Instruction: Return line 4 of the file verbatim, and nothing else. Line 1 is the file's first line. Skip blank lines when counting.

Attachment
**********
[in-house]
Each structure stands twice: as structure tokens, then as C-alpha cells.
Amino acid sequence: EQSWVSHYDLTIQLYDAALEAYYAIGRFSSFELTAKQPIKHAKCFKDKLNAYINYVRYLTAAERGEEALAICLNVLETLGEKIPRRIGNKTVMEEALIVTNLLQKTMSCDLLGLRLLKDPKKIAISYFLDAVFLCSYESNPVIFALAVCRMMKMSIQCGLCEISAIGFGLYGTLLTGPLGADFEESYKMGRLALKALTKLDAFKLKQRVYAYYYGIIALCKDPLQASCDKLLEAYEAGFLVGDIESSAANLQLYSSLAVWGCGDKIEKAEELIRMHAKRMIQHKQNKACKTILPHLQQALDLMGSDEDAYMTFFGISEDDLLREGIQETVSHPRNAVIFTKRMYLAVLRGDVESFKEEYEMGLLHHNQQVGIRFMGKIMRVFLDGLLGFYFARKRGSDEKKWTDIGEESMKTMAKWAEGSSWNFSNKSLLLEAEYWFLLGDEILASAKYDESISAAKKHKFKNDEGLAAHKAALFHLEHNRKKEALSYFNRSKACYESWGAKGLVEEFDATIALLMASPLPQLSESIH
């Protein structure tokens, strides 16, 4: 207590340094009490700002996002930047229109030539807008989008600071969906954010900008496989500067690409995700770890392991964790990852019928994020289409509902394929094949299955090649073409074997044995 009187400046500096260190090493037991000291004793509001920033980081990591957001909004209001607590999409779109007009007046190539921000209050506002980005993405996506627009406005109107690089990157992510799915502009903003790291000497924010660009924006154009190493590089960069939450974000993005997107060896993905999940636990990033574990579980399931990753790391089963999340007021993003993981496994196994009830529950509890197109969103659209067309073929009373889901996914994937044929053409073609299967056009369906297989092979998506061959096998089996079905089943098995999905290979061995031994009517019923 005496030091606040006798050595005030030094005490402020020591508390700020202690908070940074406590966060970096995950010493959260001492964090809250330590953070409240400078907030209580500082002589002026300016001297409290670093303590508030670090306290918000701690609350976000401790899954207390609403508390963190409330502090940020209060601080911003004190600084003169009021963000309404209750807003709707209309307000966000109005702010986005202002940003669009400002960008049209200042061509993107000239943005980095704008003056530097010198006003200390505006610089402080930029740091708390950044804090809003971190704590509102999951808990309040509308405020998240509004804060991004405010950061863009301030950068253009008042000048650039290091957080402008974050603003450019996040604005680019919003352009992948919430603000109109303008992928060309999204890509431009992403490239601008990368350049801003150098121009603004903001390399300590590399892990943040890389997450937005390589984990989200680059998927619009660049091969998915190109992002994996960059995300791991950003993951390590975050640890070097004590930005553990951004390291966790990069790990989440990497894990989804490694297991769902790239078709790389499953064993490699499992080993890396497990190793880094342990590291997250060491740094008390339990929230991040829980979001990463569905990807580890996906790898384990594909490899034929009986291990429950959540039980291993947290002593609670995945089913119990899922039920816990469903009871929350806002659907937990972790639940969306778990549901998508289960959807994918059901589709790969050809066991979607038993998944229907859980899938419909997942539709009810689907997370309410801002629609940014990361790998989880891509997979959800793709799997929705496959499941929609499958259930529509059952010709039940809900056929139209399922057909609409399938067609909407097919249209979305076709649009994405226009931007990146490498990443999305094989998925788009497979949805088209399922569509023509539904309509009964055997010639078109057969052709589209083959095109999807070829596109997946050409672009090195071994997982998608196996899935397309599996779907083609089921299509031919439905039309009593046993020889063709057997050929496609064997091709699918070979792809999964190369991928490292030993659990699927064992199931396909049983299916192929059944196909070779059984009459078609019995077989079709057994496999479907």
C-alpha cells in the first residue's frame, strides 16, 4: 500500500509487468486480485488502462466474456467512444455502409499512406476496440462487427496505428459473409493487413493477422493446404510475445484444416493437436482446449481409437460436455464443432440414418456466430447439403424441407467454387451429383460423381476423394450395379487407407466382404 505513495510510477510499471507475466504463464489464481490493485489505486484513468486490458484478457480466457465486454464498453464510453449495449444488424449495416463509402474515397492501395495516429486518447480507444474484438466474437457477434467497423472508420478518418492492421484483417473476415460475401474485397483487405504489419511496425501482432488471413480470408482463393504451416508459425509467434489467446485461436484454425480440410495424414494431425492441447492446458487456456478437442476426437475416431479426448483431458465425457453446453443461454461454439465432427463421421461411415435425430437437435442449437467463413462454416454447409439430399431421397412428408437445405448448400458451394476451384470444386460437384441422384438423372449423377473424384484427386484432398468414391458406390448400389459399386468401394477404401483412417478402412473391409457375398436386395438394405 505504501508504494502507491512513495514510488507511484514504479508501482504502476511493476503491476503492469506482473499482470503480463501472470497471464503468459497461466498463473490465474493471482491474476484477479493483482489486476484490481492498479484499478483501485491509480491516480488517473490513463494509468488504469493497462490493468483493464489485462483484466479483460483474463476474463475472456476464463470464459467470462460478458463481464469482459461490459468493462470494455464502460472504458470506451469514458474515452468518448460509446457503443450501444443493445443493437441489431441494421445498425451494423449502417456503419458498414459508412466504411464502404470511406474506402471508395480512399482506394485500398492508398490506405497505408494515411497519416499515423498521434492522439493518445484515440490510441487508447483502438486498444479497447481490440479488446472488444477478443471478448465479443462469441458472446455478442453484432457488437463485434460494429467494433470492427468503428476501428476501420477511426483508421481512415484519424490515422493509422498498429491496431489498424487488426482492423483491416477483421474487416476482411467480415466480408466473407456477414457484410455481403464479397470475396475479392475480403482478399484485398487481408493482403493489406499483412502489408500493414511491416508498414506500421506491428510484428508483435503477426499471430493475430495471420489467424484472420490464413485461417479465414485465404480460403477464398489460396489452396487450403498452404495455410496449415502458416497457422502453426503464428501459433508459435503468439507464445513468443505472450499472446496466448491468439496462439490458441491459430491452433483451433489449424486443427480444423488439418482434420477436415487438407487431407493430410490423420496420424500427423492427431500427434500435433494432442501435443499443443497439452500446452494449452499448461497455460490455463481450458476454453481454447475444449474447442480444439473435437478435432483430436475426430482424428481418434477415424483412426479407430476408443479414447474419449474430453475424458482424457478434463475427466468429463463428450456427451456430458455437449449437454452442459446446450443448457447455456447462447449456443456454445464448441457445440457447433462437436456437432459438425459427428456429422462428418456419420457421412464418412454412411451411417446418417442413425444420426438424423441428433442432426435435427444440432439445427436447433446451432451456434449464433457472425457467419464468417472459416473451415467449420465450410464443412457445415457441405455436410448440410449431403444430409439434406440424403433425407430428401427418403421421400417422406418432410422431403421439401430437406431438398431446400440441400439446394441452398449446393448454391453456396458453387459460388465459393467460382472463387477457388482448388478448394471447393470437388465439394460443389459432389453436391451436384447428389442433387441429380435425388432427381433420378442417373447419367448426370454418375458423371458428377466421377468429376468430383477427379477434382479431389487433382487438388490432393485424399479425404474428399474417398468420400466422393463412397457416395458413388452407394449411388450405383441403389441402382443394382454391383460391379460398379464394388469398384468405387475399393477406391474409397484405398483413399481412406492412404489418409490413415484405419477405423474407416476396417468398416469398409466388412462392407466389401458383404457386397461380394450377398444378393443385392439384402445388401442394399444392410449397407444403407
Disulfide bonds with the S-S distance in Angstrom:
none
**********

């Protein structure tokens, strides 16, 4: 207590340094009490700002996002930047229109030539807008989008600071969906954010900008496989500067690409995700770890392991964790990852019928994020289409509902394929094949299955090649073409074997044995 009187400046500096260190090493037991000291004793509001920033980081990591957001909004209001607590999409779109007009007046190539921000209050506002980005993405996506627009406005109107690089990157992510799915502009903003790291000497924010660009924006154009190493590089960069939450974000993005997107060896993905999940636990990033574990579980399931990753790391089963999340007021993003993981496994196994009830529950509890197109969103659209067309073929009373889901996914994937044929053409073609299967056009369906297989092979998506061959096998089996079905089943098995999905290979061995031994009517019923 005496030091606040006798050595005030030094005490402020020591508390700020202690908070940074406590966060970096995950010493959260001492964090809250330590953070409240400078907030209580500082002589002026300016001297409290670093303590508030670090306290918000701690609350976000401790899954207390609403508390963190409330502090940020209060601080911003004190600084003169009021963000309404209750807003709707209309307000966000109005702010986005202002940003669009400002960008049209200042061509993107000239943005980095704008003056530097010198006003200390505006610089402080930029740091708390950044804090809003971190704590509102999951808990309040509308405020998240509004804060991004405010950061863009301030950068253009008042000048650039290091957080402008974050603003450019996040604005680019919003352009992948919430603000109109303008992928060309999204890509431009992403490239601008990368350049801003150098121009603004903001390399300590590399892990943040890389997450937005390589984990989200680059998927619009660049091969998915190109992002994996960059995300791991950003993951390590975050640890070097004590930005553990951004390291966790990069790990989440990497894990989804490694297991769902790239078709790389499953064993490699499992080993890396497990190793880094342990590291997250060491740094008390339990929230991040829980979001990463569905990807580890996906790898384990594909490899034929009986291990429950959540039980291993947290002593609670995945089913119990899922039920816990469903009871929350806002659907937990972790639940969306778990549901998508289960959807994918059901589709790969050809066991979607038993998944229907859980899938419909997942539709009810689907997370309410801002629609940014990361790998989880891509997979959800793709799997929705496959499941929609499958259930529509059952010709039940809900056929139209399922057909609409399938067609909407097919249209979305076709649009994405226009931007990146490498990443999305094989998925788009497979949805088209399922569509023509539904309509009964055997010639078109057969052709589209083959095109999807070829596109997946050409672009090195071994997982998608196996899935397309599996779907083609089921299509031919439905039309009593046993020889063709057997050929496609064997091709699918070979792809999964190369991928490292030993659990699927064992199931396909049983299916192929059944196909070779059984009459078609019995077989079709057994496999479907």